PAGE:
Dutch-Colonies-L ArchivesArchiver > Dutch-Colonies > 2007-08 > 1186959795
Subject: Re: [DUTCH-COLONIES] Annetje Cornelis married 1)LucasVandenberg2)Rev. Jacob ...
Date: Sun, 12 Aug 2007 19:03:15 EDT
I am impressed. How can you send that much factual information that fast.
The Rev Jacob Fabritius is an interesting man. He was my grandma's second
husband. No issue found from second marriage.
You wrote <Ethel, Rev Jacob Fabritius was not a model citizen, and you may
wish to surgically remove him from your files.> No, he will fit in with a
lot of the other rascals I have in New Amsterdam.
You outdid yourself. I didn't know The History of the Vanderburgh Family
was on line. Will get to than one tomorrow.
Thanks again. Between you and Liz, it's coming together.
In a message dated 8/12/2007 writes:
Ethel and Liz,
Attached are my notes, taken primarily from the website of William J.
Powers. It is well documented, and may answer any questions you have.
THE HISTORY OF THE VANDERBURGH FAMILY
LUCAS DIRCKSEN VANDERBURGH and DESCENDANTS
Scroll down and click on the First Generation (Choose MS Word or PDF)
Ethel, Rev Jacob Fabritius was not a model citizen, and you may wish to
surgically remove him from your files.
>From my Notes:
Following the death of Lucas Dircks Vanderburgh circa 1669:
If all her children were still living when Lucas died, Annetje
(Cornelis) was left with seven children under the age of 17. Not
remaining long a widow, Annetje remarried to Jacob Fabritius, a German
Lutheran minister. Rev. Jacob Fabritius had come from Holland in 1669
and was given a church at Albany, NY. While there, he was suspended by
Gov. Lovelace for conduct unbecoming to his calling. During that year
or early 1670, he had met and married Annetje. They were definitely
married by 13 Apr 1670, when Gov. Lovelace wrote instructions to Capt.
Carre, responding to a request by Fabritius:
Upon ye Request of Magister Jacob Fabritius pastor of ye Lutheran
Confession comonly called ye Augustan who by the Dukes Lycence hath a
Congregation here I have graunted my Passe to him & his wife to goe to
New Castle of any place in Delaware Ryver. I pray show him all civill
respect when he comes amongst you & take care he receives no affront
there & I prsume he will comport himselfe wth that Civillity &
moderation so as to give no just occasion of offence to othrs. I am
Yor very Loving friend.
Fort James in New
York this 13th day of
Gov. Lovelace was sensitive to the problems that Capt. Carr might face
with Fabritius, when he added the following to his instructions:
I doe recommend to you a suite wch ye Magistr will have there on behalfe
of his wife. She was ye widdow of Lucas Dircks van Bergh of this place
who sould a house & Lott at New Castle to Reyneer van Eyst whose widdow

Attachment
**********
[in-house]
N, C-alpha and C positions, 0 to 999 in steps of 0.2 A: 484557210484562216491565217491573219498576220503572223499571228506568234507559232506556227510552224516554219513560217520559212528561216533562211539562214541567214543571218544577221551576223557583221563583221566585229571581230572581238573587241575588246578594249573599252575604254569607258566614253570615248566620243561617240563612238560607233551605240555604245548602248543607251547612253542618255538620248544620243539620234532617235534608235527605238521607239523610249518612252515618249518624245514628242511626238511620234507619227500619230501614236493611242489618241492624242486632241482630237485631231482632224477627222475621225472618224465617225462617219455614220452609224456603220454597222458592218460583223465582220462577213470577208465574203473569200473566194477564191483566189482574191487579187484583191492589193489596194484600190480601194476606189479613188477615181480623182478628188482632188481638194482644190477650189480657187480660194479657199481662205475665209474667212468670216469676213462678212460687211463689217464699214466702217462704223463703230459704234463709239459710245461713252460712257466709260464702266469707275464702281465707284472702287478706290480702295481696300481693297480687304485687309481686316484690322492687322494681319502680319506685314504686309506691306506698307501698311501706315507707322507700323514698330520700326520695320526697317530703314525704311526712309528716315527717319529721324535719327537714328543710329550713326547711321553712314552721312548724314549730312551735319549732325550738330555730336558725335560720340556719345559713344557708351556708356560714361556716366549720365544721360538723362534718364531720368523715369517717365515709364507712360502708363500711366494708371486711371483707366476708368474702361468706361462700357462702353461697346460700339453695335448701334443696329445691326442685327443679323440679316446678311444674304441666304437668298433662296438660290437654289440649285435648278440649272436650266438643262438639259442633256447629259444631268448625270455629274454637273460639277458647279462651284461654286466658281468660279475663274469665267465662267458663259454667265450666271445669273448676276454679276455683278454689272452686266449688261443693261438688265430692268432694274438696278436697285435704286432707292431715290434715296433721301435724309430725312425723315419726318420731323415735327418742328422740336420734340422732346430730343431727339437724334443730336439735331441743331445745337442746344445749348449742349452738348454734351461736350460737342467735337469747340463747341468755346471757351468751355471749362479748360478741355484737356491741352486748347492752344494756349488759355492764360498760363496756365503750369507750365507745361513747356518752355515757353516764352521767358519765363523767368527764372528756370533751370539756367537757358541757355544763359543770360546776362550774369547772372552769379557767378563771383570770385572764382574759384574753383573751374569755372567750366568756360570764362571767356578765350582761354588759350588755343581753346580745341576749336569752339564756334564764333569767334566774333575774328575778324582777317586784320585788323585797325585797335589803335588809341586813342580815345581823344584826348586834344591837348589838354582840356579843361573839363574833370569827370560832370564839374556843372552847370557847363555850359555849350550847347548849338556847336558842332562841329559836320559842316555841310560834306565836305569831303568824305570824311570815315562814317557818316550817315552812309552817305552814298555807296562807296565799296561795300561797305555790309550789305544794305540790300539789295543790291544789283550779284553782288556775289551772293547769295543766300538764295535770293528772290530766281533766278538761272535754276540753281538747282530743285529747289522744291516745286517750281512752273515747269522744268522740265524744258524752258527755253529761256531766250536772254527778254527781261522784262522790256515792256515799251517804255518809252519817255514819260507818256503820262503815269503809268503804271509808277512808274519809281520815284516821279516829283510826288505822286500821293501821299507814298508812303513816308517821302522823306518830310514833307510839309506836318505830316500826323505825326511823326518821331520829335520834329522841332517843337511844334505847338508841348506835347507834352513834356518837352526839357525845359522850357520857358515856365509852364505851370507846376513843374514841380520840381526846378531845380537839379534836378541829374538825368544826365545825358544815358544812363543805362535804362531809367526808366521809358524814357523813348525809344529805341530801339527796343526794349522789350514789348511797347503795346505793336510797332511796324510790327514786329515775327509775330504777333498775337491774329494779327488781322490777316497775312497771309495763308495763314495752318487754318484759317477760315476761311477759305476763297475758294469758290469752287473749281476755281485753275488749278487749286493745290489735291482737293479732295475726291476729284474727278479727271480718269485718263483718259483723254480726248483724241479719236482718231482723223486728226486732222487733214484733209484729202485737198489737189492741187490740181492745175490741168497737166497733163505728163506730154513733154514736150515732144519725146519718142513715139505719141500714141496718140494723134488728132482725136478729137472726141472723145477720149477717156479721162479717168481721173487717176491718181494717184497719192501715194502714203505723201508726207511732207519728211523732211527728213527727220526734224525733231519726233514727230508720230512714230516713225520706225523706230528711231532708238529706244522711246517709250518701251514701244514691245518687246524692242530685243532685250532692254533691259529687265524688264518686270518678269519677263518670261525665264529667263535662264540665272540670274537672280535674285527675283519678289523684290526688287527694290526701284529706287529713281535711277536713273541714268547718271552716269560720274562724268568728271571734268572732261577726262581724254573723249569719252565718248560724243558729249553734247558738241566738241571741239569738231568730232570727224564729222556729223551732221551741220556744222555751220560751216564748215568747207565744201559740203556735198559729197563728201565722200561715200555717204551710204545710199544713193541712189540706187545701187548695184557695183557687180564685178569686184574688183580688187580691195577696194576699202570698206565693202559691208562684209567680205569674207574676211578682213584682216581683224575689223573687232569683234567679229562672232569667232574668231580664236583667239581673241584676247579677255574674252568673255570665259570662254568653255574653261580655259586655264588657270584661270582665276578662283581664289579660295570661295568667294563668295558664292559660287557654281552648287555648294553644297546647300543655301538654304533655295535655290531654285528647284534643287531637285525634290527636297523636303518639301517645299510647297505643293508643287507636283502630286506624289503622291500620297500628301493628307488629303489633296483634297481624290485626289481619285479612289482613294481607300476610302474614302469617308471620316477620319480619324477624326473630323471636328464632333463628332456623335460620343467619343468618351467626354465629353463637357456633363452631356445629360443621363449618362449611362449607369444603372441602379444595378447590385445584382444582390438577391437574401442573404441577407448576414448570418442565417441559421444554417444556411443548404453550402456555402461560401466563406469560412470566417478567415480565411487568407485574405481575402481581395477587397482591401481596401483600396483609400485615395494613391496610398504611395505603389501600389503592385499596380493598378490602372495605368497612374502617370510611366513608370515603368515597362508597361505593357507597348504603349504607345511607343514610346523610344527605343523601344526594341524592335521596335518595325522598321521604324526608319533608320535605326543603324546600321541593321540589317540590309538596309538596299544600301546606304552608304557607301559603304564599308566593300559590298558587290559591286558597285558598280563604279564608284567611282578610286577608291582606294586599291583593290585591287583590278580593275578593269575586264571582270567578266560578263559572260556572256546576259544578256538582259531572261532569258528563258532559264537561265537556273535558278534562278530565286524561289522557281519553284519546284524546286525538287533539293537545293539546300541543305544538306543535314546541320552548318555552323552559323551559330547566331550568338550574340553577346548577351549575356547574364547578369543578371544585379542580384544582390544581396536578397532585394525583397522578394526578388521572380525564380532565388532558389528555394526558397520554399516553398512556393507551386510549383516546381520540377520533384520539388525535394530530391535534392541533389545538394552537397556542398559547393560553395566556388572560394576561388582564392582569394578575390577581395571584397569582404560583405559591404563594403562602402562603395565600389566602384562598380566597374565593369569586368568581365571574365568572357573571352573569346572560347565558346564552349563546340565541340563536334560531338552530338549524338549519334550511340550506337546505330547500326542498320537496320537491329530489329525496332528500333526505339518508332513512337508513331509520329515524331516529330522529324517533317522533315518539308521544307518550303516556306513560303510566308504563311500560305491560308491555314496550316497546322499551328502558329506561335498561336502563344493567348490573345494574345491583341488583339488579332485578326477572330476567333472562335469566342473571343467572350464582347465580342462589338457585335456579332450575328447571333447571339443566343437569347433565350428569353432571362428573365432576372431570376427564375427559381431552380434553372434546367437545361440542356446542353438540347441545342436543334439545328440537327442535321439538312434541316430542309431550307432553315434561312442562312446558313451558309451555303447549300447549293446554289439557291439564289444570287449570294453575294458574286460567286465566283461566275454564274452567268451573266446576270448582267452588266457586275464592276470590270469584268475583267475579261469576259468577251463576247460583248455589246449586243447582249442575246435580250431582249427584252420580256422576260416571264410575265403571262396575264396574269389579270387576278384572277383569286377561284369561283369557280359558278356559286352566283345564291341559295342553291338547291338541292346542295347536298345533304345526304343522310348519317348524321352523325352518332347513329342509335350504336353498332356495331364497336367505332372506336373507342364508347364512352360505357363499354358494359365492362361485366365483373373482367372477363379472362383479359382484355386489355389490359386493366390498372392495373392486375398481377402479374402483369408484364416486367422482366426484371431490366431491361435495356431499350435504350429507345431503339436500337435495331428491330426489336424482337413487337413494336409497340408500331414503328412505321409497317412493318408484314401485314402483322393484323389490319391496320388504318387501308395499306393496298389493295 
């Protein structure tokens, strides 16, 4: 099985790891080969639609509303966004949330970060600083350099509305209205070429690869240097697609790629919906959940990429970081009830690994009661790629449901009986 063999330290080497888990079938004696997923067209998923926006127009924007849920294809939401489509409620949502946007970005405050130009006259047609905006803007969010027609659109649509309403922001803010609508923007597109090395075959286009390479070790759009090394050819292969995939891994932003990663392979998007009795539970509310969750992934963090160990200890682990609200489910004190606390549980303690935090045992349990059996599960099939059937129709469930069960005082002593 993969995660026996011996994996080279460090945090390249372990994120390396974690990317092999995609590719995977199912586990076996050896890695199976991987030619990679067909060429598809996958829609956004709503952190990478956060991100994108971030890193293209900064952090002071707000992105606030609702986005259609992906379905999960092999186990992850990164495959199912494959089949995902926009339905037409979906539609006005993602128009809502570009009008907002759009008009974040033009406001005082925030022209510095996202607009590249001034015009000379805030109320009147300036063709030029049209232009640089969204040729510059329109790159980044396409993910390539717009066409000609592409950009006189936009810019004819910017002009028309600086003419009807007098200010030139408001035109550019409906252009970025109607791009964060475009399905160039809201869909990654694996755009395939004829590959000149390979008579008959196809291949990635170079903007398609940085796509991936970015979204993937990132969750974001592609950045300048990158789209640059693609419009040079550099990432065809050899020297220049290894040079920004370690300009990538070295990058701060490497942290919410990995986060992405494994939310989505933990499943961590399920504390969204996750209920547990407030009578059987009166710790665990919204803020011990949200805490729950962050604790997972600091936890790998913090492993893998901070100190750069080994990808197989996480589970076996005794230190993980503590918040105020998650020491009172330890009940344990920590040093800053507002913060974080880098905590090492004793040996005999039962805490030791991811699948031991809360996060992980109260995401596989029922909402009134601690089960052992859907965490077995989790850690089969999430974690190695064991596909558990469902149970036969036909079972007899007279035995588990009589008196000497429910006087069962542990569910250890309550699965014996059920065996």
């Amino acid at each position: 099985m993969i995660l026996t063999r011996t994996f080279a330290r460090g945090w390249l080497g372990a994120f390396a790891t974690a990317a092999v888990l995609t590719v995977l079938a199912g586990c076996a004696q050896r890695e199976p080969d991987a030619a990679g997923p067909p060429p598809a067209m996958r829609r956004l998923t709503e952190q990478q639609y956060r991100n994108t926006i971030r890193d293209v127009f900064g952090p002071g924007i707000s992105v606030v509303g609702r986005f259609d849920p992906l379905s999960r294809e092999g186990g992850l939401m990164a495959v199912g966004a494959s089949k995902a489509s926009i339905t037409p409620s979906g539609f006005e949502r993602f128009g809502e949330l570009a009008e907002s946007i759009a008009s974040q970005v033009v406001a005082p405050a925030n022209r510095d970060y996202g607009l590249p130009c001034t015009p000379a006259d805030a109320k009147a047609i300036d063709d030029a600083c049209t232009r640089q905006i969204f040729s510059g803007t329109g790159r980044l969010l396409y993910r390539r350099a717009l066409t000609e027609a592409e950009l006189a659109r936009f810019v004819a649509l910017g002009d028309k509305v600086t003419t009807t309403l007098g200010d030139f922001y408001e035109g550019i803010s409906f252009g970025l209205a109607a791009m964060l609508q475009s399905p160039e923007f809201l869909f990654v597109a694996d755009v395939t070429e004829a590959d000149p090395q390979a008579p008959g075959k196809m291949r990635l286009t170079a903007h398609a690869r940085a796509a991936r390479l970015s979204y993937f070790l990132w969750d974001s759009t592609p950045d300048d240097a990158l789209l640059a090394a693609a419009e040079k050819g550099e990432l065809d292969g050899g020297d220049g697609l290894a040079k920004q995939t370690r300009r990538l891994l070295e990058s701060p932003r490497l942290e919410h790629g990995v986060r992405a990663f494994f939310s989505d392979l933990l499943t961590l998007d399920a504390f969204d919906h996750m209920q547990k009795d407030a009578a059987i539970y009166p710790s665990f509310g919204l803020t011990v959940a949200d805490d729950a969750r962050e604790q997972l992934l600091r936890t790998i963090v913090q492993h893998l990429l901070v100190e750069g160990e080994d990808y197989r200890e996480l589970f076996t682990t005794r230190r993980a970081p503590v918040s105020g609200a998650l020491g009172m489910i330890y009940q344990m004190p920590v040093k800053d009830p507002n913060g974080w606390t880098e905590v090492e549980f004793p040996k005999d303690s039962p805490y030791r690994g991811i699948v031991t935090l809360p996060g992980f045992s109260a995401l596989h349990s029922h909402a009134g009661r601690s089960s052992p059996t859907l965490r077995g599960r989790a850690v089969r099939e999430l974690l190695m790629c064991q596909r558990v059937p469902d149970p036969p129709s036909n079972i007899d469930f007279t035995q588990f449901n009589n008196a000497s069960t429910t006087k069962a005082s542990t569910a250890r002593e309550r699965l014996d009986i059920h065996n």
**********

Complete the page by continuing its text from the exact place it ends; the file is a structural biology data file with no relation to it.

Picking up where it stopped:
is now ye wife of ..... Baroone. There was formerly obtayned in
execution agt ye buyer of ye house for non payment of nyne hundred
Guilde ye summe of wch it was sould besydes Coste, as will appeare upon
ye Recorde. I Doe think it just & reasonable that ye former execution
be offered or renewed so that ye persons concerned be no longer delayed
from ye receipt of their moneys due to them.
Aprill ye 13th 1670."
"Documents Relating to the Colonial History of New York," Volume XII
"Documents Relating to the History of the Dutch and Swedish Settlements
on the Delaware River,." By Berthold Fernow. Albany. The Argus
Company, Printers. 1877. Page 473. "Letter from Gov. Lovelace to
Capt. Carr, informing him of Dome Fabricius' intention to remove to
Delaware, and recommending him to the Captain's attention."
Numerous court appearances followed, involving Frabritius and his
drunkeness. See the index in RNA, primarily records from Volume 7 of the
Court Minutes in 1674.
By the end of 1674, Fabritius had worn out his welcome in New York and
was again removed from the pulpit, with permission to go to Delaware.
While in Delaware in 1675, he immediately had difficulties with the
civil authorities. While serving as a minister at New Castle, he was
arrested for disturbing the peace and sent back to New York to stand
trial on 15 Sep 1675. As a result, he was suspended from the ministry.
Fabritius next appeared in the Wiccacoe Church [now Gloria Dei] at
Philadephia in 1677. Five years later, he became blind, and apparently
continued there until his death around 1691-93.
Annetje's whereabouts after her appearance in the New Amsterdam Court
Records are uncertain. She was probably in New Castle Delaware for a
short time in 1674 or 1675. She was still married to Fabritius in 1683
when a New York court decided against her on 6 Oct 1683 in her suit
against Luke de Paw for recovery of land at Newtown, Long Island.
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